No no no! First of all the Older People’s Day was advertised as beginning at 0945 but we know things don’t go that way. Things of a large scale conference nature for oldies usually warm up by midday. Mind you, where was the event advertised?
Up Your Street crew, always on the ball and a guaranteed presence at all things relevant to seniors’ interests said, “No. Let’s get there at the beginning. There will probably be croissants, fruit juice and grapefruit delights.” (Being healthy- living conscious of course. ) Oh woe were we. Biscuits. Biscuits?
We were delighted to be in the City Hall, a building of light and spirals and then we were down in the cloakroom or certainly not the Assembly Room (double-booked). Mmm.
Today was a chance to know the link between art and culture and what’s on offer in the form of dance, drama, singing, art and whatever to make us whole. Cinema was way down the list. I knew the agenda was not going to turn out as how it seemed. In fact Capital Age Festival in its gap year and Tate’s Soapbox had a platform to promote their affairs with a truly captive audience. The first item could have been called “Love Boris”. One speaker left to collect her son from boarding school.
I took notes whilst listening to a panel of wise old women. It wasn’t a women’s event. And lo and behold there was not one geezer on the panel of speakers. In the basement space there were not up to a hundred older people either but we’re supposed to pretend the room was packed to the doors. Nope.
One workshop was dismal. It’s irritating to be talked at as though we had not a university brain in the room. It’s devastating to hear seniors describe themselves as victims.
The other afternoon workshop was a la Soapbox with an opportunity to debate issues specifically from the third or better “New” generation stance.* Our stimulus was a painting and a question such as “Are older people on the slag heap?” There in our workshop circle, we were able to see through massive windows the tops of Tower Bridge glinting gold in the Autumn sun. Down along the brown river KPMG Thames Clippers sailed their way and the Gherkin shone, shone, shone. Back in the room we were stuffed with nice sandwiches and proper tea in china mugs.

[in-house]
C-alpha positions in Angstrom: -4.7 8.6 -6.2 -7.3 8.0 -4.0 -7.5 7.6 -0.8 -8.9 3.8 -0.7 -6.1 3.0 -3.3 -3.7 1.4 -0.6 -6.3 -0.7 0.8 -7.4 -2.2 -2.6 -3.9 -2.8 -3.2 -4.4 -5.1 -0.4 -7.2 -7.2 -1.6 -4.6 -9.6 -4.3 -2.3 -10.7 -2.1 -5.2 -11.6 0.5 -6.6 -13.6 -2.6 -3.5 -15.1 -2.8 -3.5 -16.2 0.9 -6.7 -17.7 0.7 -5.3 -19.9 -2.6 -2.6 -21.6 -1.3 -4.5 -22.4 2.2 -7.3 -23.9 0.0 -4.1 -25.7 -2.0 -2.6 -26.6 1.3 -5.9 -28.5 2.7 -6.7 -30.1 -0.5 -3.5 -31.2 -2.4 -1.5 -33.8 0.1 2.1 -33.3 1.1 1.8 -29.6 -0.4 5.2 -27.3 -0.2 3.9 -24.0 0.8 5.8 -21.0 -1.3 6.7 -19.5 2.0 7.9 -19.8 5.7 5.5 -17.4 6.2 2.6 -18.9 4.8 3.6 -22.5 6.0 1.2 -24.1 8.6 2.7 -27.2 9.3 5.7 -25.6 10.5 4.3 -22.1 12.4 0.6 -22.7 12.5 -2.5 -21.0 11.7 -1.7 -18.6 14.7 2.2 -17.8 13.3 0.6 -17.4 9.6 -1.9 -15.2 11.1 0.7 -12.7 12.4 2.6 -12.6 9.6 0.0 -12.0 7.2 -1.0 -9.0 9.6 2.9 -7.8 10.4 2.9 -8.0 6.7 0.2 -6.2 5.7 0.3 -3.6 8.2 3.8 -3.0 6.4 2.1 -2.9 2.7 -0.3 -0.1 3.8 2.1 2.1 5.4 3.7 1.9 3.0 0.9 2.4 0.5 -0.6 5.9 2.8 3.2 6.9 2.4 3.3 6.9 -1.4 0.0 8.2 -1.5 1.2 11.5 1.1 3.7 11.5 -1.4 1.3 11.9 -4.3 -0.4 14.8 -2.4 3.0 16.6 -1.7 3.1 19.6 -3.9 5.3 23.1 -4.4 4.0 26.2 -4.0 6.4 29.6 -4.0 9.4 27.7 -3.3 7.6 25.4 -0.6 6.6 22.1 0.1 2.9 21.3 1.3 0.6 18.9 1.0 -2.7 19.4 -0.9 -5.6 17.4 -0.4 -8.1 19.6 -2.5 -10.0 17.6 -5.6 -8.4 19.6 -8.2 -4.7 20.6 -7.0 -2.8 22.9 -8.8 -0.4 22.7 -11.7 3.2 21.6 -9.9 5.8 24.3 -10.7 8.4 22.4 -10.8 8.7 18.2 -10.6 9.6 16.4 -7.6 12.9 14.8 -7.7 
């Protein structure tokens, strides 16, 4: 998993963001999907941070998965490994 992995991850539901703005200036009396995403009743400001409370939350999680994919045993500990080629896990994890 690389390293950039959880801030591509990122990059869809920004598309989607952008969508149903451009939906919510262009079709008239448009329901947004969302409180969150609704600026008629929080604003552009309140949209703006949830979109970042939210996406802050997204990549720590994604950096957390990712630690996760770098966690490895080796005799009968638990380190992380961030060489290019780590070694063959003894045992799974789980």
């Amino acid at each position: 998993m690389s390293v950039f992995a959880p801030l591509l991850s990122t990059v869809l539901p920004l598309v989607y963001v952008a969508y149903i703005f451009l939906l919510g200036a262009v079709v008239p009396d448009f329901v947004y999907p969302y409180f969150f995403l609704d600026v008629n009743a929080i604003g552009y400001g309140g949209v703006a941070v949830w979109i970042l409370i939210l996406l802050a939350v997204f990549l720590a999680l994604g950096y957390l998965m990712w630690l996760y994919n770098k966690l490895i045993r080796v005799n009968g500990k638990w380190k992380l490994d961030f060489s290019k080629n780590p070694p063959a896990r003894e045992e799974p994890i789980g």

The theme of the Day was “Art, Culture and Older People” with a generous spread of the standard mantra that Art enhances the quality of our (older peeps) lives by enriching and illuminating us into positive states. There’s a debate in there somewhere. Note “art” not “arts” .
The evaluation session was not that: The chair of LOPSG gave her summing -up using all her positive words and expressing gleefully her take on the day. She felt refreshed. I did not. She was inspired. Inspired by what? We talking together with moans and why can’t we’s? There was one exciting part where a couple of participants put forward from the floor their dissatisfaction at the way this LOPSG event stemming from City Hall was hardly advertised. I couldn’t believe my ears at such bravery.
Up Your Street was mentioned by a speaker and by two participants. Age UK was mentioned but was it represented today? I was there. Age UK never has a dedicated ‘what’s on in art and culture’ page. Up Your Street concentrates on what’s on for seniors and that online service has been copied by many including London Boroughs with their paid community outreach staff.
I get the feeling that older people (sic) were an afterthought in the big City Hall scheme of things.
Neither refreshed nor worn -out, just an incy wincy bit disappointed. Facebook and Twitter, major-movers in the ‘what’s on’ world were never mentioned. Recently AgeUK and EE put on tea parties to get older people into the EE shops to handle tablets and thousands of seniors are on Facebook and Twitter. We were shown on the digi screen the welcome page for a new arts website specifically targeting seniors. Pretty white I’d say if we’re going for inclusion.
Up Your Street shares information about free events and activities for seniors around the Queen Elizabeth Olympic Park. Boris awarded Up Your Street an award for its services to London. There you go.
PS All negatives are not just my own. “New Generation” attributed to Patricia Rochford .(see picture)